Taoiseach Leo Varadkar expects the UK to leave the European Union at the end of March with a withdrawal deal, though his Government continues to prepare for “for all outcomes”, including a no-deal Brexit.
Addressing more then 300 international bankers and finance executives at a conference in Dublin, Mr Varadkar said it was necessary to ensure that there will be no return to a hard border between the Republic and the North and that the peace process will be protected.
“We very much value the backing we have received from political and business leaders all over Europe, who recognise the importance of protecting the Irish peace process and the need to avoid the hard border on the island of Ireland, something much more important than money and jobs,” he said.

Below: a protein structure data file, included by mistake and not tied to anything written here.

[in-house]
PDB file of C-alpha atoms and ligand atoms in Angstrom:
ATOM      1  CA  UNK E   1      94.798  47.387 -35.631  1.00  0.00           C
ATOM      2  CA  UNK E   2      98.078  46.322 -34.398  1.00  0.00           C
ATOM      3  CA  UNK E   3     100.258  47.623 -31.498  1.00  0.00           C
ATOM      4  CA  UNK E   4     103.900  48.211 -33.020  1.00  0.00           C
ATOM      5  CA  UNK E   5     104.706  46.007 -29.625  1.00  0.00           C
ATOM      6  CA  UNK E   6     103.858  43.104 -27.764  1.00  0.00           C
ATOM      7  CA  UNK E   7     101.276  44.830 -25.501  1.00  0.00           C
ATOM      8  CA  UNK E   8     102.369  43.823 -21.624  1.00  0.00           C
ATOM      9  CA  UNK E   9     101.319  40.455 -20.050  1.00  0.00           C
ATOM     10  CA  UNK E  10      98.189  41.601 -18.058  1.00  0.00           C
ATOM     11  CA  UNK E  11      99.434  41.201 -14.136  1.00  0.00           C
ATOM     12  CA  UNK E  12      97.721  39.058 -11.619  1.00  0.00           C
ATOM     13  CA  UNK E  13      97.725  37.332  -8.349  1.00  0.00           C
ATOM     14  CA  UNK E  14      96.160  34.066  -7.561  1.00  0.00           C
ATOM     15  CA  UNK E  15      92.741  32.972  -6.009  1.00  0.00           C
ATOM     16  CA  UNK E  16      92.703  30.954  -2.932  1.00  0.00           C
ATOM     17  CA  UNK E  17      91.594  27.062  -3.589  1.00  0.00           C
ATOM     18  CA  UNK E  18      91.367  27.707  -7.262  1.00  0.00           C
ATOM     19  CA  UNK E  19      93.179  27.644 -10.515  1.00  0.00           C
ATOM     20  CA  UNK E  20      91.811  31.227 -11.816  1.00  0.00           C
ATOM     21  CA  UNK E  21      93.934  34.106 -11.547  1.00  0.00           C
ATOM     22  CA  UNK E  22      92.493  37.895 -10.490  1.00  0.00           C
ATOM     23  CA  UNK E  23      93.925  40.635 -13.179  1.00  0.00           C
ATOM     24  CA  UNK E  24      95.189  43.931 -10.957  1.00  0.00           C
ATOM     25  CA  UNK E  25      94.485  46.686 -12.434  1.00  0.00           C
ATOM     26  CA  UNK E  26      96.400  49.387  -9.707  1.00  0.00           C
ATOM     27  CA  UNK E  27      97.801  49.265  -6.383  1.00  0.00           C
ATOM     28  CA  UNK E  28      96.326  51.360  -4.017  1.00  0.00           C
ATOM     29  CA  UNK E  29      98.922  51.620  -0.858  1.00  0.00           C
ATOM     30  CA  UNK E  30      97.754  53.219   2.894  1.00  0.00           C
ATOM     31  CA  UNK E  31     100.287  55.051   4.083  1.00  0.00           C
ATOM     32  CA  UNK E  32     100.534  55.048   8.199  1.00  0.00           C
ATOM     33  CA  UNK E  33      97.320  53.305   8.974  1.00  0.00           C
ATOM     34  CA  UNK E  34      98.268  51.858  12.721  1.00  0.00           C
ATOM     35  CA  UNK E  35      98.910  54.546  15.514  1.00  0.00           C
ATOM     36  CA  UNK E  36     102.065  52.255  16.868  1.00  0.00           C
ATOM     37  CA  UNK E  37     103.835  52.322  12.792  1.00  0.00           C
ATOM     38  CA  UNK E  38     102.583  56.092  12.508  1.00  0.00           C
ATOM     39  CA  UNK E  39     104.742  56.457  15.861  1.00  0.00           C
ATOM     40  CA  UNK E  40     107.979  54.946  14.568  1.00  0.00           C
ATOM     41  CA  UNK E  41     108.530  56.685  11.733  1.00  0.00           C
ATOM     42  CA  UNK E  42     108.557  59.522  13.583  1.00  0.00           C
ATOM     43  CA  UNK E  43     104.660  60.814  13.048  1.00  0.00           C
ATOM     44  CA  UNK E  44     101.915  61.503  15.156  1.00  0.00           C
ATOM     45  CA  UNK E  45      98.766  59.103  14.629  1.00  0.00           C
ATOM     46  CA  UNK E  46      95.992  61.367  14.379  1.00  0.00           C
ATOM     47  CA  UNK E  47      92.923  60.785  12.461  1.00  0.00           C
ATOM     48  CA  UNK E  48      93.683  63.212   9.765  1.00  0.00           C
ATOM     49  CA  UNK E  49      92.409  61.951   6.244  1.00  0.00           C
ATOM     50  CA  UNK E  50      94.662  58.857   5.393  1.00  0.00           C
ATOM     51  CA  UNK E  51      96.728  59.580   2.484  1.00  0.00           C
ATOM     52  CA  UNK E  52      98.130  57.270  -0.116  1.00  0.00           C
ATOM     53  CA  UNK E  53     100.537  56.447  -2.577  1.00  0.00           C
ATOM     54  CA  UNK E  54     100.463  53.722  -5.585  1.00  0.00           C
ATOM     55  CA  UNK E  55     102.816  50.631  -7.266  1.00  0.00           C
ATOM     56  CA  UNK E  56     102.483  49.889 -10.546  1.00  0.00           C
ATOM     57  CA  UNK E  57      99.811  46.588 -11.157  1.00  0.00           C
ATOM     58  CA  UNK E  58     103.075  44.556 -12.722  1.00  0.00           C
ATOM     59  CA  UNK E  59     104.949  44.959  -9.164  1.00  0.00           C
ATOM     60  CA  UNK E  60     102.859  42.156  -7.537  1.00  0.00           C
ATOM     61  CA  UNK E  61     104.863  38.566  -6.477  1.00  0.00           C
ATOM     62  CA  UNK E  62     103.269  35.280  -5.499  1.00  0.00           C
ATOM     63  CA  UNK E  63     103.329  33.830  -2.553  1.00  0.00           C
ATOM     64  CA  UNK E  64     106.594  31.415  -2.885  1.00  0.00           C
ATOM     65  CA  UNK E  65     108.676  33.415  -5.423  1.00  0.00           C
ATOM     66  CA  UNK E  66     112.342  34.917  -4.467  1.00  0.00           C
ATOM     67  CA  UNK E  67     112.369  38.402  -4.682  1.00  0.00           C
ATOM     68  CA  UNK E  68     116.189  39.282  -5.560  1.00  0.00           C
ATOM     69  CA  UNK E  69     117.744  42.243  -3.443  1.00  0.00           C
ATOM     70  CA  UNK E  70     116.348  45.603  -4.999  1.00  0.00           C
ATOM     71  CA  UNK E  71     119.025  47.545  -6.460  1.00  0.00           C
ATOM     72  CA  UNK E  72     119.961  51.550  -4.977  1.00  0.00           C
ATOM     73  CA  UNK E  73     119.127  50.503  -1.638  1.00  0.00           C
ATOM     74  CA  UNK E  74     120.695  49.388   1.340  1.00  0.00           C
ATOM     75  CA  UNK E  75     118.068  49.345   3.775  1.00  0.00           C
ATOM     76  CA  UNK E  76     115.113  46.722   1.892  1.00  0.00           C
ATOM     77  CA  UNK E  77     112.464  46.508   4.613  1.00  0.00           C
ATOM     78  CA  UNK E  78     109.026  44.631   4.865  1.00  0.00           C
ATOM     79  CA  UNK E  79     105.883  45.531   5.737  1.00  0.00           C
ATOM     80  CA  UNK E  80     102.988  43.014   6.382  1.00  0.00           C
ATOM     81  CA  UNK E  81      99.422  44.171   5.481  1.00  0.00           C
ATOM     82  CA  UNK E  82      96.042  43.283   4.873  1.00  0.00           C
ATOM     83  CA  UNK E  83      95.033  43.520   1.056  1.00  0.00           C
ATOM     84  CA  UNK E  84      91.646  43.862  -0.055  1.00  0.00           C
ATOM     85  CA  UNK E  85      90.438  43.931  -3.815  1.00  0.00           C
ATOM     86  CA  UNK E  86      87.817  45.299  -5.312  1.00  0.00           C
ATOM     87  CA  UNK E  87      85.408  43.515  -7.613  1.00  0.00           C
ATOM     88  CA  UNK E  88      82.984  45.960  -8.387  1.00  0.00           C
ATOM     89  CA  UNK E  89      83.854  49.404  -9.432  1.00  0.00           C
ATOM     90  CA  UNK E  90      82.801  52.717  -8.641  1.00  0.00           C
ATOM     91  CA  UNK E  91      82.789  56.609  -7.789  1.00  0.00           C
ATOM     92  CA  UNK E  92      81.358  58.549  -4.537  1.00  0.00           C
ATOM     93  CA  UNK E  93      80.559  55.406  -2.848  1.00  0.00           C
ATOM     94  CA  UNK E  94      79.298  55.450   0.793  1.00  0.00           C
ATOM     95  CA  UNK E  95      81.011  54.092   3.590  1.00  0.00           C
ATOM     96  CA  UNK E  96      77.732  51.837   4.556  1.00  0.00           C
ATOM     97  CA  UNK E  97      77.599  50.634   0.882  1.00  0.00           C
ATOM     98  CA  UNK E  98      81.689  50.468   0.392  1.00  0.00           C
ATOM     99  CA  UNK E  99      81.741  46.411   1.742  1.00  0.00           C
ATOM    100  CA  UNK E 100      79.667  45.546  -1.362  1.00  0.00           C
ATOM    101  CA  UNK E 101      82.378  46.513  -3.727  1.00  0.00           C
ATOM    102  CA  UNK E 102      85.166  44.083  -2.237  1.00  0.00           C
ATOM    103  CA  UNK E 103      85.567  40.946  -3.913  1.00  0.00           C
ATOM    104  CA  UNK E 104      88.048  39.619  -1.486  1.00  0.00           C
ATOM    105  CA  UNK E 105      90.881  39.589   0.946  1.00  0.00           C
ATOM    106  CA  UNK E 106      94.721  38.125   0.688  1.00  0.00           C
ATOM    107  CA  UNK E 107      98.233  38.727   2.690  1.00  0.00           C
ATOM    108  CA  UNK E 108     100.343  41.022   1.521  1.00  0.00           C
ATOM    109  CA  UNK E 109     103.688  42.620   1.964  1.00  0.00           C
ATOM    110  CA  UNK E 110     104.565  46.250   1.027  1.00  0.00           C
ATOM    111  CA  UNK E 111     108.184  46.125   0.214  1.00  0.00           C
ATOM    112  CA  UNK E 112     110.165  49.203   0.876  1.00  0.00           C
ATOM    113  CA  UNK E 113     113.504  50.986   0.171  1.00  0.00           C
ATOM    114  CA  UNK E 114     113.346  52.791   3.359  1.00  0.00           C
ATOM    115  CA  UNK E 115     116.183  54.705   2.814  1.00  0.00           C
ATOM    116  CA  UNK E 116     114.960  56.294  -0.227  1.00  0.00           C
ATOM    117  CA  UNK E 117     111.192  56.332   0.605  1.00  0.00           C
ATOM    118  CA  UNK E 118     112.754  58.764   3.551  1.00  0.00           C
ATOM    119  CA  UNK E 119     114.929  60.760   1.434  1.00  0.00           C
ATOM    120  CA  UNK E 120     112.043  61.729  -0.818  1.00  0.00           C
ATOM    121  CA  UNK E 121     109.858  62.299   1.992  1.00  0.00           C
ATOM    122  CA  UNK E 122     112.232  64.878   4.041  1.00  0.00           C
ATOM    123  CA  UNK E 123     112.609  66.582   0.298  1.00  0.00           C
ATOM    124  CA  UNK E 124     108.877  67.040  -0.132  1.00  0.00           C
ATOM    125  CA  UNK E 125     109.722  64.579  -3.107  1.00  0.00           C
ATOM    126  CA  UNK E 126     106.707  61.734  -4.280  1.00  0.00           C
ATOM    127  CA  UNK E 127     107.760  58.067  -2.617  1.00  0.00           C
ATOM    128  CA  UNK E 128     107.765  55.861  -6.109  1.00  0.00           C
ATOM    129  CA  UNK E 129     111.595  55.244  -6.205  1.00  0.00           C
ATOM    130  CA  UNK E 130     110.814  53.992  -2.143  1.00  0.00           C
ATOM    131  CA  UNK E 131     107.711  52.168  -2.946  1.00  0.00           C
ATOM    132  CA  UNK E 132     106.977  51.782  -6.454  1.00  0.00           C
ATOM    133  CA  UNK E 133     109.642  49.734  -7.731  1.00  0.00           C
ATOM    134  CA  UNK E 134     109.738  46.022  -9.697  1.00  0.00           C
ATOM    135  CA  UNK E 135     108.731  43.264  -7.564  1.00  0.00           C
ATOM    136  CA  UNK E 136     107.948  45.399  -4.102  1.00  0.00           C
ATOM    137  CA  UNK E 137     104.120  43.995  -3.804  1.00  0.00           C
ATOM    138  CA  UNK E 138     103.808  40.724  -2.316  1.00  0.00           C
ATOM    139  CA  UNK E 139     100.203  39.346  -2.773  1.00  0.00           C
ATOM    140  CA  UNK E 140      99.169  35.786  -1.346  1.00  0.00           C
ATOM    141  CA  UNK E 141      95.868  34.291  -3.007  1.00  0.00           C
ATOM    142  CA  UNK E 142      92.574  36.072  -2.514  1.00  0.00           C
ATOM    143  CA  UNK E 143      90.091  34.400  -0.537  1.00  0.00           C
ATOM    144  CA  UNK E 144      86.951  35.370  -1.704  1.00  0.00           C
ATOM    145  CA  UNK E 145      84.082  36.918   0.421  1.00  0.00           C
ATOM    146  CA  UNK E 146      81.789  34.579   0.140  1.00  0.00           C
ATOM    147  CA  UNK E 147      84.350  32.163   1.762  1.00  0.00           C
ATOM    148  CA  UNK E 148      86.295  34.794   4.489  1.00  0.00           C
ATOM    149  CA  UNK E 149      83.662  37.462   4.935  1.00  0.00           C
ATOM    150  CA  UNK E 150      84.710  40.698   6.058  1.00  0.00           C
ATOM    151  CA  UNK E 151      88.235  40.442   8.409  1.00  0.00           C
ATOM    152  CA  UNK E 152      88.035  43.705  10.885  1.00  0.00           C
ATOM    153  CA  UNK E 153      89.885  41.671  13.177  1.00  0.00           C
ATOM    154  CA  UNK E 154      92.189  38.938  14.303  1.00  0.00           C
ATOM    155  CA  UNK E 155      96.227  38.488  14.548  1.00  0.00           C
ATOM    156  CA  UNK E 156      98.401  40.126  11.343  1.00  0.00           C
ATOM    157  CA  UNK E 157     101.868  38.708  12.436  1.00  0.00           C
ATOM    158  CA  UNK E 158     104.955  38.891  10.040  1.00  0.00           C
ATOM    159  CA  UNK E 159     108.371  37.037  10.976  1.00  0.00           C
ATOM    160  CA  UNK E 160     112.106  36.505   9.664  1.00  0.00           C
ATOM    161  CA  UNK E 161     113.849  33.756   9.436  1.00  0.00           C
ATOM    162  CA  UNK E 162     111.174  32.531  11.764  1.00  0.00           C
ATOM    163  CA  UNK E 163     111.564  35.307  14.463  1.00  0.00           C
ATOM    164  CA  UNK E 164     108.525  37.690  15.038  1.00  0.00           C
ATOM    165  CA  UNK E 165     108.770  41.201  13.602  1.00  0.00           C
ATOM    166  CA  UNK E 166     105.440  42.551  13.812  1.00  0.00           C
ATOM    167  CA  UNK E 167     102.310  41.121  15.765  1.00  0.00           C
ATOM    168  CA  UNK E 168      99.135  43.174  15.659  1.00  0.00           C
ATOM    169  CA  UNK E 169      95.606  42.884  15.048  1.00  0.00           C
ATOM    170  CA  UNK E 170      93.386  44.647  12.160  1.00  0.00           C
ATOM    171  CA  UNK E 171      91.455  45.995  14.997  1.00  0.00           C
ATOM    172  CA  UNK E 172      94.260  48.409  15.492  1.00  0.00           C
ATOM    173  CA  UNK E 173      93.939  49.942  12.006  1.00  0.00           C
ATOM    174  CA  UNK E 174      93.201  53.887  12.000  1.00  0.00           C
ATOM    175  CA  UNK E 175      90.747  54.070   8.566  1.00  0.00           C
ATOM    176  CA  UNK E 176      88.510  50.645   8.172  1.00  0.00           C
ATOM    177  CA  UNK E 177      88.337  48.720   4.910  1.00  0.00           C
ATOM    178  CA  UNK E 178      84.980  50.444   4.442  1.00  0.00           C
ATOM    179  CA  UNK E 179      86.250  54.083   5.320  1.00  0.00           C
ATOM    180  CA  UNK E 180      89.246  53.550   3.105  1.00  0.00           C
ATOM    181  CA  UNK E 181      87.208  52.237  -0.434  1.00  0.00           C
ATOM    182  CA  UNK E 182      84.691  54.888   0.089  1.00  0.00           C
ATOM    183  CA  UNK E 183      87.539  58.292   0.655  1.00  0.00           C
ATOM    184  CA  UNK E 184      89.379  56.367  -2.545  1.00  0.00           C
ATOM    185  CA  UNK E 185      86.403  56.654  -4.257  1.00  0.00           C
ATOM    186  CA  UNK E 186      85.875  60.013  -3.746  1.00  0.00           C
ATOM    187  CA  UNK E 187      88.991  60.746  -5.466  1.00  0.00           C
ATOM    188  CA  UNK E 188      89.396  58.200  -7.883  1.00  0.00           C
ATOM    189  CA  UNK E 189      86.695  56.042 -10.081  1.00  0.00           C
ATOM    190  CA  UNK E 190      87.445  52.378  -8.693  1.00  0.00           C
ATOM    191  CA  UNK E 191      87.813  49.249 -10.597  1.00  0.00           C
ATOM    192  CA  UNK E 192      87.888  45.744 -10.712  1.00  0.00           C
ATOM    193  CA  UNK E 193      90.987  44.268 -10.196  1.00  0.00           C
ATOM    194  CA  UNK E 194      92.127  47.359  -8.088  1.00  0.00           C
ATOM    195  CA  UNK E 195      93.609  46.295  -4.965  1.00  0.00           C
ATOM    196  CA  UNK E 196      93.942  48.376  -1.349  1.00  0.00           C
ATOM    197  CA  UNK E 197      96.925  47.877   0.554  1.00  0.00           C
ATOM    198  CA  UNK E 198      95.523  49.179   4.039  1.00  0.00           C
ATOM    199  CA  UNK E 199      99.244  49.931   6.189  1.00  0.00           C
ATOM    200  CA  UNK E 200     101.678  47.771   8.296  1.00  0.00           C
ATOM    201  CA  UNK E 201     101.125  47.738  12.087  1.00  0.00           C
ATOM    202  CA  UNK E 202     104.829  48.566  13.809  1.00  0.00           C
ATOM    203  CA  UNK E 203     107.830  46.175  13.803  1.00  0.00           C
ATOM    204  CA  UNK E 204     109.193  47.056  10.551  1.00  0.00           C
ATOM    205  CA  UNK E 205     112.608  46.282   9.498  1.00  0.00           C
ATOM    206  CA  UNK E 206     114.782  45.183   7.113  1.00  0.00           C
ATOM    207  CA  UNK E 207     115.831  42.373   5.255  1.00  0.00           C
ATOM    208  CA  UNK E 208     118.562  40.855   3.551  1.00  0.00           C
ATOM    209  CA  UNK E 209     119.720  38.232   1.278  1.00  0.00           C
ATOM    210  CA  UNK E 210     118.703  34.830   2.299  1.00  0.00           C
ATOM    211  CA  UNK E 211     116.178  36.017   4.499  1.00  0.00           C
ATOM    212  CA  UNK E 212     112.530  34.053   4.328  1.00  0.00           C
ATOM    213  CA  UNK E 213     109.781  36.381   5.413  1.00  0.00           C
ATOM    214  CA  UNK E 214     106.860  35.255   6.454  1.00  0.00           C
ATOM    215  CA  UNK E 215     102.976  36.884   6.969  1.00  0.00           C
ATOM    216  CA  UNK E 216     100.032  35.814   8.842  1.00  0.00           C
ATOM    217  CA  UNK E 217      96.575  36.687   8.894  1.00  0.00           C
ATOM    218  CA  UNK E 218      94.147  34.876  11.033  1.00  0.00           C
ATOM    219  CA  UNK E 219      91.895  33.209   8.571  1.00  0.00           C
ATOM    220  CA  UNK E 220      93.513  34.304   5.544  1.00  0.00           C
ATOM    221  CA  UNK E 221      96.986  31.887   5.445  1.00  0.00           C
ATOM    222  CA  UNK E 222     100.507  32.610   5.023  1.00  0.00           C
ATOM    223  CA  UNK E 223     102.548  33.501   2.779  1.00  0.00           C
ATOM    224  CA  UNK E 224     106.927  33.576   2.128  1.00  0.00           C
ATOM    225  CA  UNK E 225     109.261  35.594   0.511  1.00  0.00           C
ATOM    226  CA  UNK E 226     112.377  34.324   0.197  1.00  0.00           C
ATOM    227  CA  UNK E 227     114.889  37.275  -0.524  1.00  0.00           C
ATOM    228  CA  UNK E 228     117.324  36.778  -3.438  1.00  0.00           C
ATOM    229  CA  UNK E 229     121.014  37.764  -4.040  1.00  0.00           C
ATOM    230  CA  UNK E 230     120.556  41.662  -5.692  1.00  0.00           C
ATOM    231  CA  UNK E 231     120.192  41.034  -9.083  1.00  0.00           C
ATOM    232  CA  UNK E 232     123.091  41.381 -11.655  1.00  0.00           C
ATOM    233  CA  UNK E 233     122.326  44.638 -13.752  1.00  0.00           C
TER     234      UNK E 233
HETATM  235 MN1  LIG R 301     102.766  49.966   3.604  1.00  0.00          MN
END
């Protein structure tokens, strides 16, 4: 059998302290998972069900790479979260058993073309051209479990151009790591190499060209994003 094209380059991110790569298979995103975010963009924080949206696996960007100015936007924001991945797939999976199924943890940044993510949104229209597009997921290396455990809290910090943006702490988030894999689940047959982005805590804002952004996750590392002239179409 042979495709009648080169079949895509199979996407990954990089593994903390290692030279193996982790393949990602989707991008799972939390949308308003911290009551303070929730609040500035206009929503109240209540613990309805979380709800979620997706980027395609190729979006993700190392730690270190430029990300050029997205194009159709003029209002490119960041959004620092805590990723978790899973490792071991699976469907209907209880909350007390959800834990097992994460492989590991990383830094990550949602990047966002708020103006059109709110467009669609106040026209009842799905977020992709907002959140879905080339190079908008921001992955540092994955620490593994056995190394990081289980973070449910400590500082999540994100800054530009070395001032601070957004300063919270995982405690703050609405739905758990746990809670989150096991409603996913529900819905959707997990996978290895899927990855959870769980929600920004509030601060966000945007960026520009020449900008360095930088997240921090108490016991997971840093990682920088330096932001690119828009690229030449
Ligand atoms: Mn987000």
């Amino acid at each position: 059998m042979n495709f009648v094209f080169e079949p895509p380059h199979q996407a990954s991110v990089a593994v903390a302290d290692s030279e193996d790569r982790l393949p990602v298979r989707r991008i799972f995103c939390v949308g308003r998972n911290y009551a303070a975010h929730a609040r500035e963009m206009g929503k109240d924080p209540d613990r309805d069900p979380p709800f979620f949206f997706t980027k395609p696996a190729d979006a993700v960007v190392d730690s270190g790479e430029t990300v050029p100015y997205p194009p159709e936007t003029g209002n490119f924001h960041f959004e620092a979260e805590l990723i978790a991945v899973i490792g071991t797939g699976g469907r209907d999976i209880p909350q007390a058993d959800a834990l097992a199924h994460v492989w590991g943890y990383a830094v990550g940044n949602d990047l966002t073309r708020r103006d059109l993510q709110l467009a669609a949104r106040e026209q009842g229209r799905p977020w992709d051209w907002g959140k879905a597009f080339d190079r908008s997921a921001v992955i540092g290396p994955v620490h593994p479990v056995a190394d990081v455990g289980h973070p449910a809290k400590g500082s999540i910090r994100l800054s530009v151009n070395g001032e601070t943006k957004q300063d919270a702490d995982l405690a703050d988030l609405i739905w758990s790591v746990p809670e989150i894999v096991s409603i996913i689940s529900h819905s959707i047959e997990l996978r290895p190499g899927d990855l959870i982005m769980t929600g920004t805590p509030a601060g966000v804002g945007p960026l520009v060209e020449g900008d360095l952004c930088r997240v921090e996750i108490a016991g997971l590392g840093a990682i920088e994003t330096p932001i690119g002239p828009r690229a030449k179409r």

Mr Varadkar said that while the political response from many countries to an increasingly complicated world is often to seek “to retreat, to take back control, to take your country back” to a world that never existed, this is not the approach of the Government or wish of the Irish people.
“At a time when attitudes to global free trade and multinationalism are hardening in many parts of the world, Ireland is holding firm to our values,” Mr Varadkar said, reaffirming Ireland’s commitment to the EU and maintaining an open economy.
While the Government is on course to run a budget surplus this year “provided Brexit does not blow us off course”, it does have the capacity to run a deficit if necessary to deal with the potential fallout, he told the event, hosted by IDA Ireland and the Financial Times.